I frequently use the “text to columns” feature in MS Office 2007 and higher. Usually I paste csv or other delimited data in the first column, and use the Text to Column wizard to convert it to individual columns.
You can find the button here:
What often happens, is that number values are not recognized correctly, for instance a field contains 24.67 and Excel thinks it’s not a number. Changing the decimal separator can be a real pain in the #$$, so I was looking for an easier method (instead of starting all over again…)
Today I had a bright idea, and decided to apply the Text to columns to the erronous column again. See what happens:
As you see, the point is not recognized as a decimal point. Apparently, Excel accepts only comma’s here (might be the other way around in your case).
Click the Text to Columns button, then select the “delimited” option, click next. Click next again. You’ll see this page:
Now click “Advanced…”.
Hah, I may choose a decimal and thousands seperator. Change the decimal to a dot, and the thousands separator to a comma. Or again, the other way around. The trick is that you tell Excel here wat character is a decimal, and not what it should be. A bit confusing, eh.
Click OK to leave the wizard. And, tadaah:
These look like real numbers to me. Patrick vs. Excel: 1-0.
I’ve been using the OS X Time Machine for over 2 years now, and it has proven itself to be hassle free and easy to use.
I found a few tweaks though I would like to share with you. Applying them might make your Time Machine backup even faster, and also smaller.
In the Time Machine Preferences I’ve excluded some directories for backup.
To do this, go to your Time Machine preferences and click the “Options” (or Opties, in Dutch) button:
The following screen appears:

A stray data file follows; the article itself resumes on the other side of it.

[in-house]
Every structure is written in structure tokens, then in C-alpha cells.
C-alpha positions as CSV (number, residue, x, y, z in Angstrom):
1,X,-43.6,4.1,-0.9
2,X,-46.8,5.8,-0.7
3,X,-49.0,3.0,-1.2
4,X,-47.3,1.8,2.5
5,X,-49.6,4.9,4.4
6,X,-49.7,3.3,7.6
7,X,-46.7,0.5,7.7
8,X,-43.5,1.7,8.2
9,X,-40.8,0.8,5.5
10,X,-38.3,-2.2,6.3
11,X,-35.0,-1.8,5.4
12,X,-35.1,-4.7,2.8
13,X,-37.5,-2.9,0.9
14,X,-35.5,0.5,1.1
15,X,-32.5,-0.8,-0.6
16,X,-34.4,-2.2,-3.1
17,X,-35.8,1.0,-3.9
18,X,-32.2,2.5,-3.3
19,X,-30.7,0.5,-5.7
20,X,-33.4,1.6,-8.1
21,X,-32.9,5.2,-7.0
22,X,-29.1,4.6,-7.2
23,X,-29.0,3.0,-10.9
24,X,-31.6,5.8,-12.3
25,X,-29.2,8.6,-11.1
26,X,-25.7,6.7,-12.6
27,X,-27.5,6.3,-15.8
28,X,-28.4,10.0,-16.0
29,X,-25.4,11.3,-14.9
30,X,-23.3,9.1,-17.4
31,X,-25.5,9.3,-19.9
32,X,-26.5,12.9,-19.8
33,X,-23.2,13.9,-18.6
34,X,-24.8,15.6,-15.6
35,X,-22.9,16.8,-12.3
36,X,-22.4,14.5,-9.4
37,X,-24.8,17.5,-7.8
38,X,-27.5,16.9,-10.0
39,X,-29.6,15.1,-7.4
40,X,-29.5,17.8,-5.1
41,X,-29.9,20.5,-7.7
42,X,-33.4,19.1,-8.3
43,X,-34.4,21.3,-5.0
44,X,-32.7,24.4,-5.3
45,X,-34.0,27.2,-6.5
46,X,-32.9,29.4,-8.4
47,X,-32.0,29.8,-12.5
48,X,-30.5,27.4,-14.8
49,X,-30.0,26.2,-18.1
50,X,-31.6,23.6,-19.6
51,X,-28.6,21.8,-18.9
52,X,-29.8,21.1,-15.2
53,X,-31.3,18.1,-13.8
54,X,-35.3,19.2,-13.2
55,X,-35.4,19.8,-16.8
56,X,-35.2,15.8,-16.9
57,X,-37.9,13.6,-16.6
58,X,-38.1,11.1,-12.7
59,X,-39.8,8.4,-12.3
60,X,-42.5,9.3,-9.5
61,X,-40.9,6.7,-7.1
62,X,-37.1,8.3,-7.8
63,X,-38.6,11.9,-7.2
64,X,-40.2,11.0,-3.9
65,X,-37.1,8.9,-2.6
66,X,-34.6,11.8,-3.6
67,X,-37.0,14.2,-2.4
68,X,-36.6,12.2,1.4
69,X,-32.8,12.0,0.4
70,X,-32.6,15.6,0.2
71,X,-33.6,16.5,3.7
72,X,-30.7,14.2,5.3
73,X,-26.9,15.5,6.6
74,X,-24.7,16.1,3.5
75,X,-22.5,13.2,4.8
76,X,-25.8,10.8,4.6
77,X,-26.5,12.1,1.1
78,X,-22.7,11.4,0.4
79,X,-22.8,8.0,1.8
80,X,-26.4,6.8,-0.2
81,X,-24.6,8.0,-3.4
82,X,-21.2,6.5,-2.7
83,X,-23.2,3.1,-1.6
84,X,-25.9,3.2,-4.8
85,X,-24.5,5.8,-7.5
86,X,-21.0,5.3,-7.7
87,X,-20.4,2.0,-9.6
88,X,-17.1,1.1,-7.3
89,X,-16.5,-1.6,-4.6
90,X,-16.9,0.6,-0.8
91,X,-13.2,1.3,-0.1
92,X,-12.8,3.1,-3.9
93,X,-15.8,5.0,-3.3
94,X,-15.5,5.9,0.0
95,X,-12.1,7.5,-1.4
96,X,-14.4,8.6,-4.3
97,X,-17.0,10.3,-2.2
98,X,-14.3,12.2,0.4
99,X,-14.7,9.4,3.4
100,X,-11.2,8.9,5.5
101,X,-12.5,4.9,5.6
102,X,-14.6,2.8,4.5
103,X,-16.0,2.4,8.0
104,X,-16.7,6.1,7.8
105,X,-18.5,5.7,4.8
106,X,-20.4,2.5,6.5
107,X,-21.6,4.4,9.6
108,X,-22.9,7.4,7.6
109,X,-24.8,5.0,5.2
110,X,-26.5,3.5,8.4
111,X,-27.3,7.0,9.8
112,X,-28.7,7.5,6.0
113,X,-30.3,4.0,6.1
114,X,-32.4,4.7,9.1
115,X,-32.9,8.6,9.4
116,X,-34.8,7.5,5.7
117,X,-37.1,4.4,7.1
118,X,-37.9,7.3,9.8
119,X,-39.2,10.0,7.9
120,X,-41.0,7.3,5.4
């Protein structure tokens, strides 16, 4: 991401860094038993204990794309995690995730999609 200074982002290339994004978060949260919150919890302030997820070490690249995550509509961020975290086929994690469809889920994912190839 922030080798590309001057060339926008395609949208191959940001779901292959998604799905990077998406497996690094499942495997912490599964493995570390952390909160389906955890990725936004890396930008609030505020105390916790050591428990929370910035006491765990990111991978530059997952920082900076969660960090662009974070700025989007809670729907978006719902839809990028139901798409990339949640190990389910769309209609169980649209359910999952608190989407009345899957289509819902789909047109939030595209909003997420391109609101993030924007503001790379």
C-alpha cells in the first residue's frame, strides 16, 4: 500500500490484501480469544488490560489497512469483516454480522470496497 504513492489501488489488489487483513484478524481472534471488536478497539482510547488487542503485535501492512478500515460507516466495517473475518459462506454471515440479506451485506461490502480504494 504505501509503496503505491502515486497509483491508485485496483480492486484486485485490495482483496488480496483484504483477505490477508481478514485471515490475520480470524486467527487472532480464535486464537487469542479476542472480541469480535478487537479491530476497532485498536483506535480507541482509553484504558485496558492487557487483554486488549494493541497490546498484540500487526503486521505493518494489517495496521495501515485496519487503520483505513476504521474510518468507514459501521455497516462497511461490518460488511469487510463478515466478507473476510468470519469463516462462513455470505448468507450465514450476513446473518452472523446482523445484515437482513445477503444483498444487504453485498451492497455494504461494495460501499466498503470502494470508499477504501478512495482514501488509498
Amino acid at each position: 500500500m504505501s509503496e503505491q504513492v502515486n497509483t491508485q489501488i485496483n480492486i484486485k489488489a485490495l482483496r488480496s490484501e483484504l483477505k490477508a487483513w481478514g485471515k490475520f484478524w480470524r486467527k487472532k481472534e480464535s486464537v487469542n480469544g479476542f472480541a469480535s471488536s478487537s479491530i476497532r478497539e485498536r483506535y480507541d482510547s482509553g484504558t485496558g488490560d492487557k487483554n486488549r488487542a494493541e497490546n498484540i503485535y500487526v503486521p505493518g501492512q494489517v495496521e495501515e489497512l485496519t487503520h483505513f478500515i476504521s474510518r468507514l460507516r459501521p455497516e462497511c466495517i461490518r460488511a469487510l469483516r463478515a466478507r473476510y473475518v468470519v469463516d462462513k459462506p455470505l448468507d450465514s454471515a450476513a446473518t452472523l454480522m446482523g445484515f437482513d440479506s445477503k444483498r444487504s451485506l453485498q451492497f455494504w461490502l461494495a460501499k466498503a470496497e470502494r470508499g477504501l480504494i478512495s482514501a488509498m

As you see, I’ve added some directories which I do not need Time Machine to handle, because I take care of the backups myself. Simply press the “+” sign button and enter a location.
Other locations only contain cachefiles, which are ok to loose in case of emergency. The most important are:
This contains all the OS X cachefiles (for user data and application data). They help you speed up OS X performance, but will be rebuild when they are deleted or lost. Because this directory may contain gigabytes of data, it’s a good candidate for exclusion. I read somewhere the caches directories are already excluded by TM by default. Ah well, better be safe than sorry.
When you use Adobe Lightroom, you may also want to exclude the Lightroom Catalog Previews. The filename may have a slightly different name on your system, but it is located in your Lightroom catalog directory, probably something like:
<your lightroom catalog path>/Lightroom 2 Catalog Previews.lrdata
This file contains a preview cache for your Lightroom images, is at least hundreds of megabytes in size and changes everytime you open a file in Lightroom.
Another culprit for filling up your backup drive really quickly is iTunes’ Podcasts directory. Exclude it and it’ll save you at least a few hunderd megs.
Additionally, you can do the same for your Garageband data ( /Library/Application Support/Garageband ) and iPhoto themes ( /Library/Application Support/iPhoto ). Don’t worry, you can reinstall them from your iLife disc, if necessary.